Chris Claremont, the famed X-Men writer who wrote the comic book miniseries upon which The Wolverine is ostensibly based (X-Men: Days of Future Past, too), told Vulture in an interview today that while the film based on some of his most famous work was "a perfectly fine summer movie," he was puzzled by some of the creative choices, hinting that he may have been happier with the direction that Darren Aranofsky, the director originally attached to the project, might have taken it before James Mangold came on board.
"It’s a perfectly fine summer movie. I went into it hoping for a lot more," Claremont told Vulture. "This is a story that [producer] Lauren Shuler Donner has wanted to tell for sixteen years, as long as I’ve known her, and that I’ve wanted to tell a lot longer. The challenge always is, when a film goes from concept to execution, it evolves depending on who is directing and who’s writing. As the creator of source material — corporate-owned source material that’s being developed by a rival corporation, no less — I have no say."
That isn't to say there was nothing to be impressed by in the film, though; the writer enjoyed much of the movie--but as Mark Waid reminded us with Man of Steel, a film's third act is key to really making it work, and if you don't like that, the Internet will blare "He Hates This Movie!"
"The first two acts were kick-ass, and they set this up to be a really exceptional, different movie," Claremont said. "It was like the film took this giant step forward. I liked that it focuses on the essence of who Wolverine is and what he does. Hugh Jackman is eloquent, and he owns the character at this point. It’s a surprisingly multidimensional performance," "The third act wasn’t bad, per se, but it was a different tone. That moment he starts motorcycling up the 400 kilometers … he was almost riding into a different movie. It would be interesting to talk to Mangold and ask why they felt they had to go in that direction."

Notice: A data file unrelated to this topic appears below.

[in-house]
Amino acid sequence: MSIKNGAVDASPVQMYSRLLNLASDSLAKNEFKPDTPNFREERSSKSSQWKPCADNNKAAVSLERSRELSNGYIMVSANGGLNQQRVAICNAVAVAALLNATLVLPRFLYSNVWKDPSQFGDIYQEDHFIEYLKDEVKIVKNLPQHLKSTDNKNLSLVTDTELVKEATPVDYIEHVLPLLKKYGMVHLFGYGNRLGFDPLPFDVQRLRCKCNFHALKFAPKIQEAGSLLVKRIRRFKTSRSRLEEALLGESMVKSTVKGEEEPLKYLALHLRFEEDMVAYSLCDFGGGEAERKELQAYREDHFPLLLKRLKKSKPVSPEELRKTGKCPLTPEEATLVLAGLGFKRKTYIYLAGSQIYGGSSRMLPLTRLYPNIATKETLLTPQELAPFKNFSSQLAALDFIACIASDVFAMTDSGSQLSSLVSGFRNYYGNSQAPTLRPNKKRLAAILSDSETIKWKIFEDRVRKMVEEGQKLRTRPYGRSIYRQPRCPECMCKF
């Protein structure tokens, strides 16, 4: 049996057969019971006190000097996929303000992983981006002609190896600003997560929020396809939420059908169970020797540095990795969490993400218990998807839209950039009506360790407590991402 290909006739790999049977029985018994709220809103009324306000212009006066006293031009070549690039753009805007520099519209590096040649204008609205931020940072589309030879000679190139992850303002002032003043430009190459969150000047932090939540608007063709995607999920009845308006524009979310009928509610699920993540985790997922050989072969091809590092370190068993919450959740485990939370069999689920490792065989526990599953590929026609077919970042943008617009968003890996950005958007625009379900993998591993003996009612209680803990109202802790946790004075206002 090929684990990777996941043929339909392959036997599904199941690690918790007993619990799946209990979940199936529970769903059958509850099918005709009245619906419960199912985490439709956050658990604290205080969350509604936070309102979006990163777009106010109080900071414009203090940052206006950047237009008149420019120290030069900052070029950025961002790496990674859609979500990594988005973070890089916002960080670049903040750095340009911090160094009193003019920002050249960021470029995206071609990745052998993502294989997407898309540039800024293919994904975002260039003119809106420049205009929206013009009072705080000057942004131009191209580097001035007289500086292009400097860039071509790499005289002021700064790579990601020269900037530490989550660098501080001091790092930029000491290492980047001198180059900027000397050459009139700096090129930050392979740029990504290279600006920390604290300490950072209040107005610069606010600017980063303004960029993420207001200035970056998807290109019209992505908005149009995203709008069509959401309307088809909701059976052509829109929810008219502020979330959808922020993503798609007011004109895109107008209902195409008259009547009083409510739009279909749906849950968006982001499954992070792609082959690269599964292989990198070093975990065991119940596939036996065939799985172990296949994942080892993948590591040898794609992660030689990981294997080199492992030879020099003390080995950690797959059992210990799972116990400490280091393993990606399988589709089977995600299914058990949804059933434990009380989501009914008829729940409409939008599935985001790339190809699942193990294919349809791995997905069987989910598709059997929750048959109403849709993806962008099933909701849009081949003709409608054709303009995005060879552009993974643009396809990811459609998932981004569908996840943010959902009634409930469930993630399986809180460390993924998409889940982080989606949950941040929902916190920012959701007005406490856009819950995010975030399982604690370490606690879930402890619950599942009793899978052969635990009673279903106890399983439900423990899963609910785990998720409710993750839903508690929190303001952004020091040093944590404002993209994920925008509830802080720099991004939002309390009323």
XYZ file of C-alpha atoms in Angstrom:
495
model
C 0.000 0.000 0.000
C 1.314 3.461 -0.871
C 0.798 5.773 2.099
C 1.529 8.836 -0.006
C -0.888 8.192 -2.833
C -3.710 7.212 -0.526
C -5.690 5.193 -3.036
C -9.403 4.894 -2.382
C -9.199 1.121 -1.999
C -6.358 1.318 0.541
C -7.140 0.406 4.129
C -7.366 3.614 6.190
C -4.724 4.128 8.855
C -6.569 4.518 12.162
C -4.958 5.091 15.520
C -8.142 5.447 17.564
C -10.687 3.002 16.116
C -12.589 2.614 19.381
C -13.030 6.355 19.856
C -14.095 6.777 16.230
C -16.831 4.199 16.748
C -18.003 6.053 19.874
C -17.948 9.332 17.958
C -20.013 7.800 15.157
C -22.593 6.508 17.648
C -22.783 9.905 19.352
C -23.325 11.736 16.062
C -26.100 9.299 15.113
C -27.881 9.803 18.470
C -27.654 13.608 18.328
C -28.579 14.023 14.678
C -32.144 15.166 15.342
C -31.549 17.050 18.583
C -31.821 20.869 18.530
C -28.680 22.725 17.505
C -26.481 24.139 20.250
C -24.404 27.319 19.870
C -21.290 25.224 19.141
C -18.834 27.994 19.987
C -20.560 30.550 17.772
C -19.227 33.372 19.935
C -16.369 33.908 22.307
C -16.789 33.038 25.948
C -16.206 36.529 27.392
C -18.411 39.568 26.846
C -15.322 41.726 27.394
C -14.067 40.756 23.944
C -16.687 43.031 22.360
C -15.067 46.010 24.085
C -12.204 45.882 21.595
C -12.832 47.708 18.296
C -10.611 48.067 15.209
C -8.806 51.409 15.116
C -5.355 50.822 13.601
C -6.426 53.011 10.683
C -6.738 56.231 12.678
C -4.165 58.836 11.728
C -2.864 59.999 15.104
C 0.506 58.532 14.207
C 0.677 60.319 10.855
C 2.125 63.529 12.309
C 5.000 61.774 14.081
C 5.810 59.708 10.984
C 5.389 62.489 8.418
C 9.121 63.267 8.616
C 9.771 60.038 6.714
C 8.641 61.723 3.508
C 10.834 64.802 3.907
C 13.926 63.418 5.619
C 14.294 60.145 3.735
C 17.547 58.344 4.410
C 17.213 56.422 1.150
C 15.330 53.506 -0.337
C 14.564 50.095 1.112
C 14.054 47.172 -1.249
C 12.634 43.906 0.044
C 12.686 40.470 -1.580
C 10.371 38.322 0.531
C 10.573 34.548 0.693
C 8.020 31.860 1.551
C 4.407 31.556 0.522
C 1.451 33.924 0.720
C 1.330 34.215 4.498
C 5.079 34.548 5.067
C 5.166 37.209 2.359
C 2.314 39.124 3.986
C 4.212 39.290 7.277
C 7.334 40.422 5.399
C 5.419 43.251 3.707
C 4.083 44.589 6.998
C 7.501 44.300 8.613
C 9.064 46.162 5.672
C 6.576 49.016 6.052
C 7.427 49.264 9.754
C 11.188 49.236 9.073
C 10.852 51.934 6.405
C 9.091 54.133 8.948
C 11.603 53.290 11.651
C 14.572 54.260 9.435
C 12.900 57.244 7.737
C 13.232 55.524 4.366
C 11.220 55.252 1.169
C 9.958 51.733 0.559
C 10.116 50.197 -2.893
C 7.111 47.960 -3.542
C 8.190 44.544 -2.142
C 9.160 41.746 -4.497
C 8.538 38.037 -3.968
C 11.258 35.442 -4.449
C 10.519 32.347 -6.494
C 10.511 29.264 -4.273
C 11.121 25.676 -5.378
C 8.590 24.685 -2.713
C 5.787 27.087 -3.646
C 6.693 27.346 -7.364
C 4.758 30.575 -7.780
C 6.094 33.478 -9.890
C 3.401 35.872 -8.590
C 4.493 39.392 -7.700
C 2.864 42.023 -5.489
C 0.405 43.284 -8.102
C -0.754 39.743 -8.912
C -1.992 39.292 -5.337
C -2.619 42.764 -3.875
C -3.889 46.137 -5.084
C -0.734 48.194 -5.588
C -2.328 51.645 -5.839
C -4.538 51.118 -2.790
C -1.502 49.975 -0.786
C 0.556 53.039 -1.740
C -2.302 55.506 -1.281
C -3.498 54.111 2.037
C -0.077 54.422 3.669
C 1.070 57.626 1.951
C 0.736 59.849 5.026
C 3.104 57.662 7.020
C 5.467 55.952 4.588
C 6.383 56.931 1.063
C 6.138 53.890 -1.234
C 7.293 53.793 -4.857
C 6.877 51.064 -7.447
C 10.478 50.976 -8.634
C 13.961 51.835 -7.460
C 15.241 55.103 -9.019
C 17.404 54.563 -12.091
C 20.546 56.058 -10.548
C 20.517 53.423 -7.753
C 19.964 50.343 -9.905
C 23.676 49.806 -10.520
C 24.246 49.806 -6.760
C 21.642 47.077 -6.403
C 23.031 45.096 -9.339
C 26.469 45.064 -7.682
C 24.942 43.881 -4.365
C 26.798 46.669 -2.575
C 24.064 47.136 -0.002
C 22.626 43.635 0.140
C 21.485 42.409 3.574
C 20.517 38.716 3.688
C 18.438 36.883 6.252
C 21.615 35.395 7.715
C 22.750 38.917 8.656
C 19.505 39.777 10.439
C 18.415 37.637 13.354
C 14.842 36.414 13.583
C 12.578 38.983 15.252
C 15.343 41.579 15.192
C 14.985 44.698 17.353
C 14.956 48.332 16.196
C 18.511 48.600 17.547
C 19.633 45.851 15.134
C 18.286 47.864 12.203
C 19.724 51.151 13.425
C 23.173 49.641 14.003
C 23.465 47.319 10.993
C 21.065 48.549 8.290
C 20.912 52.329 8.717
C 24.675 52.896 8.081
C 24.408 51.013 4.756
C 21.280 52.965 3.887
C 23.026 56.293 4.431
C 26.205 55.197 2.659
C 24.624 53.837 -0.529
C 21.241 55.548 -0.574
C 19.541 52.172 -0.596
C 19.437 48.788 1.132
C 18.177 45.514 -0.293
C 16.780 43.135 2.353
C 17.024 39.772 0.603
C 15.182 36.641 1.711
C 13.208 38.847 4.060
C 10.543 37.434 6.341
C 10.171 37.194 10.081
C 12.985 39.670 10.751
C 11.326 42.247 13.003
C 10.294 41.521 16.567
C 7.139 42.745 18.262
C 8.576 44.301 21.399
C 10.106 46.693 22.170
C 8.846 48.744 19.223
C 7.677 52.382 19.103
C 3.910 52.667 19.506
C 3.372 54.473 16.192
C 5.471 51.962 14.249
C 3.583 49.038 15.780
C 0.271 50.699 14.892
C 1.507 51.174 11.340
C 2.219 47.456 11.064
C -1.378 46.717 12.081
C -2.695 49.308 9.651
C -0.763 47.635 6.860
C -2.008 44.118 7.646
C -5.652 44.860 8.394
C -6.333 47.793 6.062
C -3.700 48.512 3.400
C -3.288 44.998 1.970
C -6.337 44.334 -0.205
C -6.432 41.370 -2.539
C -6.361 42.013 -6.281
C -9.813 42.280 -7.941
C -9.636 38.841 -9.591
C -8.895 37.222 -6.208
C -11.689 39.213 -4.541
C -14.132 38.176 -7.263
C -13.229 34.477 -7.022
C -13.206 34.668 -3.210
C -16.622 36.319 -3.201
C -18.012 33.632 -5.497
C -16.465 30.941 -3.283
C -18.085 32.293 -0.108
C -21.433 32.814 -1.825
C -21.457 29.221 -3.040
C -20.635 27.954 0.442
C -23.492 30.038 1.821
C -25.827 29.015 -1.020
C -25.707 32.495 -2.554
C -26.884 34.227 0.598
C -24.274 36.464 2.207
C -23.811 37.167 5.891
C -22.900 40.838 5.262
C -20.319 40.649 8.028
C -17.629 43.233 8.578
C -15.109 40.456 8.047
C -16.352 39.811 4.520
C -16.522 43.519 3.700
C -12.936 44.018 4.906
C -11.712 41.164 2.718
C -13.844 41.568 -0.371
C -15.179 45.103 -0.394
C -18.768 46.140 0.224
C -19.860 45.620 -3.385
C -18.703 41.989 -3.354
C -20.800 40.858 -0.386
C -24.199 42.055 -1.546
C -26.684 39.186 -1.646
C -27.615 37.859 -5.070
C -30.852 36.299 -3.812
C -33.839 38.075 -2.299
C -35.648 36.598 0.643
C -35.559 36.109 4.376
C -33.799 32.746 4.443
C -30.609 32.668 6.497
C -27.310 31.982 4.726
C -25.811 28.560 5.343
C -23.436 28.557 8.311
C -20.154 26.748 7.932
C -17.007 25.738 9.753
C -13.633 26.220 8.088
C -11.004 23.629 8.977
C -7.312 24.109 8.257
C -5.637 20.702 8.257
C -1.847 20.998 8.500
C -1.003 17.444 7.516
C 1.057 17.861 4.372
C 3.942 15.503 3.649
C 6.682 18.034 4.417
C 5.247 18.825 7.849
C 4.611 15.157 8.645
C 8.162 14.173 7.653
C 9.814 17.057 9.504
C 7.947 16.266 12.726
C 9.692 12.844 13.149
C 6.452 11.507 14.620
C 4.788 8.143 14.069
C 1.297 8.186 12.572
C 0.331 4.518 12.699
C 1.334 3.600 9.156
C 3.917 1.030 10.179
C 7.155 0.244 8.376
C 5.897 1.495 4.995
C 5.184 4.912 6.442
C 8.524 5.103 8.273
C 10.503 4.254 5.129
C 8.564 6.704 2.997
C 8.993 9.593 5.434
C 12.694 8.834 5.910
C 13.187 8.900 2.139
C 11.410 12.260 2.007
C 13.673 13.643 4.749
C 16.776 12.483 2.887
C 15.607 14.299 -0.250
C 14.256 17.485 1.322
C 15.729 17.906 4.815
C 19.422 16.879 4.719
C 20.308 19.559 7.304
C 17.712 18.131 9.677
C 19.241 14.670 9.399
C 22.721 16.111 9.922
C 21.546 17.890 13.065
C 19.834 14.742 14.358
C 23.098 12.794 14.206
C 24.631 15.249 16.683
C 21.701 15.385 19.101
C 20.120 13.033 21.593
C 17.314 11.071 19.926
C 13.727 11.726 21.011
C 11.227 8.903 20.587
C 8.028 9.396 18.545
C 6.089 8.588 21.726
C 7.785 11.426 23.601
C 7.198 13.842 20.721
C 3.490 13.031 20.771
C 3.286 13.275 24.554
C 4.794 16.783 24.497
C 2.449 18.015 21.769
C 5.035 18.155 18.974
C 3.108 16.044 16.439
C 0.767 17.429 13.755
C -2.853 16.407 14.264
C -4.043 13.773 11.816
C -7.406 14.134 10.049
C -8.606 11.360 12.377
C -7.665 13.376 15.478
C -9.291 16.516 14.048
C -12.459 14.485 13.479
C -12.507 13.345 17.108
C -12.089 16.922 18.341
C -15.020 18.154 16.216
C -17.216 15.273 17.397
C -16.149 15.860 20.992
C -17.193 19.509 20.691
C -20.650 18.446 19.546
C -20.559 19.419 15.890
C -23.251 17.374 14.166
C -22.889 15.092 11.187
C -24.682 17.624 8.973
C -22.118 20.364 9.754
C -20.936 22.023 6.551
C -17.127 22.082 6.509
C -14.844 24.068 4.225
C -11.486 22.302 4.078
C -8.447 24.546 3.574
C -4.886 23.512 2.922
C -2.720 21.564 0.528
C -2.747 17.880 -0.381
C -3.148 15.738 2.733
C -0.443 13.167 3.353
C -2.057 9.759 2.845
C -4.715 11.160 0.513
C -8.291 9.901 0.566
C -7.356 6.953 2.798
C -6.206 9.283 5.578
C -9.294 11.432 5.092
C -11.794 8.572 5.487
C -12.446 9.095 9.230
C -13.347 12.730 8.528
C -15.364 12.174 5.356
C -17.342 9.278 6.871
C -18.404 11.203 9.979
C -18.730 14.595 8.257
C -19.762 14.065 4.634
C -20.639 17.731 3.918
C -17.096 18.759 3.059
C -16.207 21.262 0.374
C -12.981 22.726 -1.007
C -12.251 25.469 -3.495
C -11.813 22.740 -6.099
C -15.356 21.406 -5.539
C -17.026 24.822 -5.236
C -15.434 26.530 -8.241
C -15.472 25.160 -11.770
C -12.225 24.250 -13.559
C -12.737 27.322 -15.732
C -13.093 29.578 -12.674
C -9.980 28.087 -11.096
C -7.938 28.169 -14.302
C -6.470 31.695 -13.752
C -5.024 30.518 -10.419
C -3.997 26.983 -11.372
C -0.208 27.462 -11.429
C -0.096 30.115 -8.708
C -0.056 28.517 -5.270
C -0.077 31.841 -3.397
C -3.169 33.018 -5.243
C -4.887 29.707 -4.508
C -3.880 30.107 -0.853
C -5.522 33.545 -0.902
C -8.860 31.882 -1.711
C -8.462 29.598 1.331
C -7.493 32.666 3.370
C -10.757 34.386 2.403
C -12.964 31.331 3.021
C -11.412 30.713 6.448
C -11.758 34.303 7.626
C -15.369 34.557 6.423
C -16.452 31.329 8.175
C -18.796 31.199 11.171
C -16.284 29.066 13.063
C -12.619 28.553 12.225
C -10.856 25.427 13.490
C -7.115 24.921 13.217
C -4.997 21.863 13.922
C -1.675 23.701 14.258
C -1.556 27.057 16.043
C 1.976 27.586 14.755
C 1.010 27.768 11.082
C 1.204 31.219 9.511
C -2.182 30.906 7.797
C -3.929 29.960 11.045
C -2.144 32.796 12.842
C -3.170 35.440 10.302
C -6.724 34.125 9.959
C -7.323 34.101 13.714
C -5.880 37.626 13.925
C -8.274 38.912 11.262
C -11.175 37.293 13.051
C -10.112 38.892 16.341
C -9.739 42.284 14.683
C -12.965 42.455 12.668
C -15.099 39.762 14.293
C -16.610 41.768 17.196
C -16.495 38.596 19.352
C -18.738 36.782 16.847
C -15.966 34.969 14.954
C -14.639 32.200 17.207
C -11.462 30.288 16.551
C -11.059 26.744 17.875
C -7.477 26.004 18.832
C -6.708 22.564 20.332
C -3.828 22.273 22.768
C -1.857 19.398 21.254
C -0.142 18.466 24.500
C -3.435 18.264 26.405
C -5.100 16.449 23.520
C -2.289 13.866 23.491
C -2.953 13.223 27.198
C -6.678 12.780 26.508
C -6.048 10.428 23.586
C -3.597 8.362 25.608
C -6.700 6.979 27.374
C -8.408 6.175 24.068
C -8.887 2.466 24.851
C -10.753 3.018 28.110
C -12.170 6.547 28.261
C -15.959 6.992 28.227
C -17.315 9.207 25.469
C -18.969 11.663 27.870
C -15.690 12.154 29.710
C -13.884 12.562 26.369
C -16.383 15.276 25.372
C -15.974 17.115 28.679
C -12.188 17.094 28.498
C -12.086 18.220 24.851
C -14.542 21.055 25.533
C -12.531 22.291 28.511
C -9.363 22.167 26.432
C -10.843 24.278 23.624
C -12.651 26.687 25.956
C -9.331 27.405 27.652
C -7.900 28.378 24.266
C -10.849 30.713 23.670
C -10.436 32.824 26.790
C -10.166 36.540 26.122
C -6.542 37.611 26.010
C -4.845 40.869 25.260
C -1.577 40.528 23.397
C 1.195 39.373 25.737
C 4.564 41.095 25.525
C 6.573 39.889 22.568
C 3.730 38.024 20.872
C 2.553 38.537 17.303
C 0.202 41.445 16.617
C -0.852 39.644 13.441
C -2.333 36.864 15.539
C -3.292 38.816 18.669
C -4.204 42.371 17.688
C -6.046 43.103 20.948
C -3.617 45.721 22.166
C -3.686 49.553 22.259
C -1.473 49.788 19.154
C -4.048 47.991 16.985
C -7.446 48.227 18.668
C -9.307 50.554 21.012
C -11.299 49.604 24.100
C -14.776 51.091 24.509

Asked about the very end of the movie, which he quite liked, Claremont elaborated some on why, saying, "That last scene, on the tarmac and plane, was a recovery, bringing the film back to its center — the relationships between Logan and Mariko and Yukio. Mariko is suddenly looking very chic, like she runs the roost. But what does it mean that she now runs Clan Yashida? Well, in the comic it meant one of the biggest crime syndicates in Japan. What does it mean in the movie? I don’t know, but that last scene made me want to know what happens next. And the dynamic between Logan and Yukio is even more interesting — Wolverine with a sidekick, especially one who considers herself his guardian — how’s that going to work? That’s nothing we’ve seen before. As a writer and a member of the audience sitting there, I took that moment and immediately started to play with it, to come up with an adventure in my mind, which I guess when you’re doing a franchise like this is exactly the reaction you want. I guess you go back to the old writer’s adage that when they do your stuff in Hollywood, you smile sweetly upon your credit — if there is one — and enjoy the show."
Hey, they could do worse. In the same interview, he referred to X-Men: The Last Stand as a "clusterf--k."